Teens of expression: Nick Rodriquez

Saturday, August 4, 2007 | 12:00 a.m. CDT; updated 12:24 p.m. CDT, Monday, July 21, 2008
Nick Rodriguez dances, raps and plays guitar for the garage band Disruptive Perceptionz.

COLUMBIA-Nick Rodriguez, 16, never seems to just sit around. If he isn’t dancing, he’s writing rap lyrics. Or practicing guitar for his newly formed garage band, Disruptive Perceptionz. Or drawing or trying to improve as a graffiti artist. And he wants to act, too; he just hasn’t found an outlet yet.

“I don’t know what it’s like not to perform,” he says.

Lyrics to "Mosh"


lyrics by Nick Rodriguez "Mosh if you hated, Mosh if you like it, Mosh if you don't like the people who stop and think about it. (X 2) Mosh when I am bored, Mosh when I am mad, mosh when I feel like been put through hell and back, people don't like to see people wearin' trip pants krumpin' headspin, now we stop lookin' at the haters grinning, I wish I could yell and mix all races no more discriminations now mad moshin' for some explanations that I can't get but I want. Quit and can't stop, haters want to see me fall lickity-split. I can't do it I stand whole they can't handle it. Mosh if you hated, Mosh if you like it, Mosh if you don't like the people who stop and think about it. (X 2) People don't like to see people wearin' different clothes, all they want to see is people wearin' Air Forces and Gboles, but I can't do it cause I'm too new and fresh too it, I have my own style it's do your own thing and go wild. I mean if you want to wear polka dots just do it, even if they laugh keep doin' your thing. Mosh if you hated, Mosh if you like it, Mosh if you don't like the people who stop and think about it. (X 2)

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Dancing, in particular, is something Nick has been doing his whole life. Even when he’s just talking, his shoulders move subtly from left to right, as if sensing some beat or rhythm in the air.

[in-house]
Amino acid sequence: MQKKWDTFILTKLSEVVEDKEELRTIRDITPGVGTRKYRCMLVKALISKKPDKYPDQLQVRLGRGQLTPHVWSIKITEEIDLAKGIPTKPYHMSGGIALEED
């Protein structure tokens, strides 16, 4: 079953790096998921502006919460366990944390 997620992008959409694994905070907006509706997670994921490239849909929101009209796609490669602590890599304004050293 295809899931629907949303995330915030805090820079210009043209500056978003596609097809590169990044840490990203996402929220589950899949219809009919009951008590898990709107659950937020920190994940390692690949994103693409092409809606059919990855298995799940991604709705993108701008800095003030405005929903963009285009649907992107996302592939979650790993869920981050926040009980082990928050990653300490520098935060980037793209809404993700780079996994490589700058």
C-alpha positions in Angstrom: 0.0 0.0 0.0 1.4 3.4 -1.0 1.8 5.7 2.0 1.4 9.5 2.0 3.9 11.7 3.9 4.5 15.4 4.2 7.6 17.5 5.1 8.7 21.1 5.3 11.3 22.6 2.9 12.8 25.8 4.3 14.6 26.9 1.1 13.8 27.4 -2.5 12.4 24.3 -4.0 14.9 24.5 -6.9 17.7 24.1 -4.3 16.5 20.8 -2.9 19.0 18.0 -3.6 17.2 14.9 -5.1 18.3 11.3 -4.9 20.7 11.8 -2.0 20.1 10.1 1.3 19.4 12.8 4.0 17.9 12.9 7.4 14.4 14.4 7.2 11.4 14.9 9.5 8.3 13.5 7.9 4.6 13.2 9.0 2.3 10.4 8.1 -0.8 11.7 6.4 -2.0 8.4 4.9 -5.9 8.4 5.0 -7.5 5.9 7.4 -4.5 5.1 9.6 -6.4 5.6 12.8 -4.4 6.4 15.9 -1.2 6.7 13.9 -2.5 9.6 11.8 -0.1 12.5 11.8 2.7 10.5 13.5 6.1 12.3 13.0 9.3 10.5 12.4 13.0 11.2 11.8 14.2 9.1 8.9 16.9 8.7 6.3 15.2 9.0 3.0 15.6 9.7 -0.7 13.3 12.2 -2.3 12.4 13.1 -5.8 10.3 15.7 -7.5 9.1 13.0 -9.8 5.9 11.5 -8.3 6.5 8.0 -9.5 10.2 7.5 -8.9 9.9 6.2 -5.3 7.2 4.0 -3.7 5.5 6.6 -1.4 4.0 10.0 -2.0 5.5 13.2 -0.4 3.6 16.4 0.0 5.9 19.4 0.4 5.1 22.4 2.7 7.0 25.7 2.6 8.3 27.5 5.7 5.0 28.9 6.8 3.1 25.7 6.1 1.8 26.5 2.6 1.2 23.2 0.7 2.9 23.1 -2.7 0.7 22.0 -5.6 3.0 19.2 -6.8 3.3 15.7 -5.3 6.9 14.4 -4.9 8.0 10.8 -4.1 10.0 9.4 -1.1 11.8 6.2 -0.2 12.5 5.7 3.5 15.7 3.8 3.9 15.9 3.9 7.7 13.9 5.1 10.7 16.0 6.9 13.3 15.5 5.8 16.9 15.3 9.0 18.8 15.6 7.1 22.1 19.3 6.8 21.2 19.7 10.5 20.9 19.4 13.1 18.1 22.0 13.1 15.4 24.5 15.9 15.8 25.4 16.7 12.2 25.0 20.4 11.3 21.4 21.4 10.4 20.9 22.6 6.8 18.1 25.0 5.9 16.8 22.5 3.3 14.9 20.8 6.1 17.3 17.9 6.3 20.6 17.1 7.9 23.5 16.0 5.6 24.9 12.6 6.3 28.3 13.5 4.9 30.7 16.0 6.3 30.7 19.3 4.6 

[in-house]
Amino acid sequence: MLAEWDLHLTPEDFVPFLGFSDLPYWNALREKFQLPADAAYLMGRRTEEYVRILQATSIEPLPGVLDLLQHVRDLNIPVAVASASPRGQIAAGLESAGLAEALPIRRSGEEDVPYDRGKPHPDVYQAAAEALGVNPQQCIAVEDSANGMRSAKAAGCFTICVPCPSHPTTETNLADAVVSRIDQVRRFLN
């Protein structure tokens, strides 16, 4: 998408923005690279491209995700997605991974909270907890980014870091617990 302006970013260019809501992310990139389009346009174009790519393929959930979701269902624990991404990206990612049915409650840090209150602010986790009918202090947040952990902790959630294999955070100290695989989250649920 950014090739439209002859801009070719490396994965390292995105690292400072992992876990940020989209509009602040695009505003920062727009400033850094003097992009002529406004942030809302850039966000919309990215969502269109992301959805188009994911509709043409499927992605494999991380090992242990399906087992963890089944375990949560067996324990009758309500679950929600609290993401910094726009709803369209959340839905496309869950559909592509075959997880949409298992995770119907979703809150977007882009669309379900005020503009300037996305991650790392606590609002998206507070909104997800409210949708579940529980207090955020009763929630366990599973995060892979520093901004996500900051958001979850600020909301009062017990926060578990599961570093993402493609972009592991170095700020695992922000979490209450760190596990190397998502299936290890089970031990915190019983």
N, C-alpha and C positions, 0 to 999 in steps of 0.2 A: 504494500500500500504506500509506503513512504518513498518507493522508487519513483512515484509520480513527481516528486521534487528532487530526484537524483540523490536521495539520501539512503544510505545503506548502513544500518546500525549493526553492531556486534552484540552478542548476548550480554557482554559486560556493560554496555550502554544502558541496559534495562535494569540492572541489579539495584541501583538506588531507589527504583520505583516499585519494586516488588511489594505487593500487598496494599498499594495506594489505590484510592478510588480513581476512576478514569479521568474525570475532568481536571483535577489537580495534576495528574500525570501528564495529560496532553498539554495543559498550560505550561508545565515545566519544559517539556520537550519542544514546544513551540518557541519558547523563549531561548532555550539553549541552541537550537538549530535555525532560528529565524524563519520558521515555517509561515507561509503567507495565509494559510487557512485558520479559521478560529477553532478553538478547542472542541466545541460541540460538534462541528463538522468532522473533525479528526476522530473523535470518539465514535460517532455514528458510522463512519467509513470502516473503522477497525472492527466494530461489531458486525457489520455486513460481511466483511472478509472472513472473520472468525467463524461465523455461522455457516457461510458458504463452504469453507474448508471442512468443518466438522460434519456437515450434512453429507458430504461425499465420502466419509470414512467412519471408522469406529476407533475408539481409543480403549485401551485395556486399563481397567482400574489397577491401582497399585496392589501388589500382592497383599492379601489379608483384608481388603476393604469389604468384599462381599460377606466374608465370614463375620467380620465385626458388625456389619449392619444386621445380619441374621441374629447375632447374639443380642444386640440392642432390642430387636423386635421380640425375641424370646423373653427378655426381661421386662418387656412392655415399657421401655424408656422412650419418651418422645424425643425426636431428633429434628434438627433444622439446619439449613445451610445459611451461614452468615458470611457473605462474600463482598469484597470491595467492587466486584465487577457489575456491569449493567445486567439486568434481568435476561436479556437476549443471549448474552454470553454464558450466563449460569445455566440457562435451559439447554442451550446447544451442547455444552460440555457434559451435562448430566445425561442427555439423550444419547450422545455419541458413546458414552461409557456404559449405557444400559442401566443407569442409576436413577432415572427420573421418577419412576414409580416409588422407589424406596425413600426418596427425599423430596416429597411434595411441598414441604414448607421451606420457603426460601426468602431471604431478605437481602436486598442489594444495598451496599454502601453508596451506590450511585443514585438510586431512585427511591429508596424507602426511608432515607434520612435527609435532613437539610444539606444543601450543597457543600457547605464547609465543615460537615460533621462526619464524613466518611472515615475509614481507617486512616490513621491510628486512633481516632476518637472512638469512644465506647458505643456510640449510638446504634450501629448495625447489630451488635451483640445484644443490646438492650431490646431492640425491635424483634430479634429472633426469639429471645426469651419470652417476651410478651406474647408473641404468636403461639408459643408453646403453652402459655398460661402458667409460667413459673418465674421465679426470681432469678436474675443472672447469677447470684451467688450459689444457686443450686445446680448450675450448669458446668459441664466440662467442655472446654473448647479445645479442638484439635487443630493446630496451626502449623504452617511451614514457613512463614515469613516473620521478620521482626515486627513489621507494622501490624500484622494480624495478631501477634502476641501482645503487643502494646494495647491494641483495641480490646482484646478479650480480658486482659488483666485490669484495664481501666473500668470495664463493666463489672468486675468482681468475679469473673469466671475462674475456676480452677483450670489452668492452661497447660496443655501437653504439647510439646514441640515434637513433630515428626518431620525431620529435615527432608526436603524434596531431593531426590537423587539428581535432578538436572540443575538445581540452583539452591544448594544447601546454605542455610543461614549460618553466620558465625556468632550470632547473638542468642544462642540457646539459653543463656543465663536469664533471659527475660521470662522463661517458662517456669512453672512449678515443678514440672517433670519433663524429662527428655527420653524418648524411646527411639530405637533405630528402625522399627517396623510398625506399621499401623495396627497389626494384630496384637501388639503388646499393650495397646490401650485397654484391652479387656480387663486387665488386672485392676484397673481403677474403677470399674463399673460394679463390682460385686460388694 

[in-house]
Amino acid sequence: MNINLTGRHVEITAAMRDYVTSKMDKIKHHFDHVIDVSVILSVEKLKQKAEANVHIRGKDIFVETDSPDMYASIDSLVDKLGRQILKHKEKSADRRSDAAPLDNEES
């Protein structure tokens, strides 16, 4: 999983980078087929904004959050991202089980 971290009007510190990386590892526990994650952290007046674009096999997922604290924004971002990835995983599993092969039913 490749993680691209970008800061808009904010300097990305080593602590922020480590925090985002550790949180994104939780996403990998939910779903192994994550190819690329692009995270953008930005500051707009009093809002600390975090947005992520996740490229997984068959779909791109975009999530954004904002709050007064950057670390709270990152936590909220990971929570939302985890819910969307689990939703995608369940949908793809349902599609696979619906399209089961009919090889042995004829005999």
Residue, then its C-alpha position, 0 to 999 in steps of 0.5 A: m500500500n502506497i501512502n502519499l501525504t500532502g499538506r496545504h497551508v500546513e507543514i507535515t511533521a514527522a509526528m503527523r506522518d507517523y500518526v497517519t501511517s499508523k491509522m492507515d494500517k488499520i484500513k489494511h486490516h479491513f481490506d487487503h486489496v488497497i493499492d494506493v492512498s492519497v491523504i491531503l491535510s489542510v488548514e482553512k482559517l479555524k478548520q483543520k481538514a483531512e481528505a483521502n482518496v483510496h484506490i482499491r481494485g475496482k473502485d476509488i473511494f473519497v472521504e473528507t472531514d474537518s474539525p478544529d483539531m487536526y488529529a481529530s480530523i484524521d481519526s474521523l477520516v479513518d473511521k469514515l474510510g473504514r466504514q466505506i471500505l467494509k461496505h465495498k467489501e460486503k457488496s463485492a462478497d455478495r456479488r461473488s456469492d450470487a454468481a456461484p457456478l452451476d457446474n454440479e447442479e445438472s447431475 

He sees dancing as a way to be himself and to express things he can’t show otherwise. “It’s freedom,” he said. “From everything.”

When Nick break dances, his whole body becomes an instrument. To make a “freeze,” he dives into the ground, stopping himself with his sinewy arms as his legs kick up. For several moments, his body is a statue.

More than a year ago, Nick and his buddies formed Poetry in Motion, a move that pushed and inspired him to another level of self-expression. He borrows now from whatever he sees.

“I watch everyone else,” he says. “Ballet, gymnastics, ballroom dancing, everything.”

Nick’s creative influences are drawn from beyond dance though. “I’ll see something that interests me, that usually leads to something else, which leads to something else,” he says. “It gets me interested in things that it came from. I just want to find out more, or why. I ask a lot of questions.”

At Hickman High School, Nick knows his desire to create and perform is foreign to many of his classmates. He wishes more of them would have more passion.

“Everyone’s so quiet and off to themselves. People are like, ‘Oh, that’s just Nick,’” he says. “I want people to understand what I’m standing for.”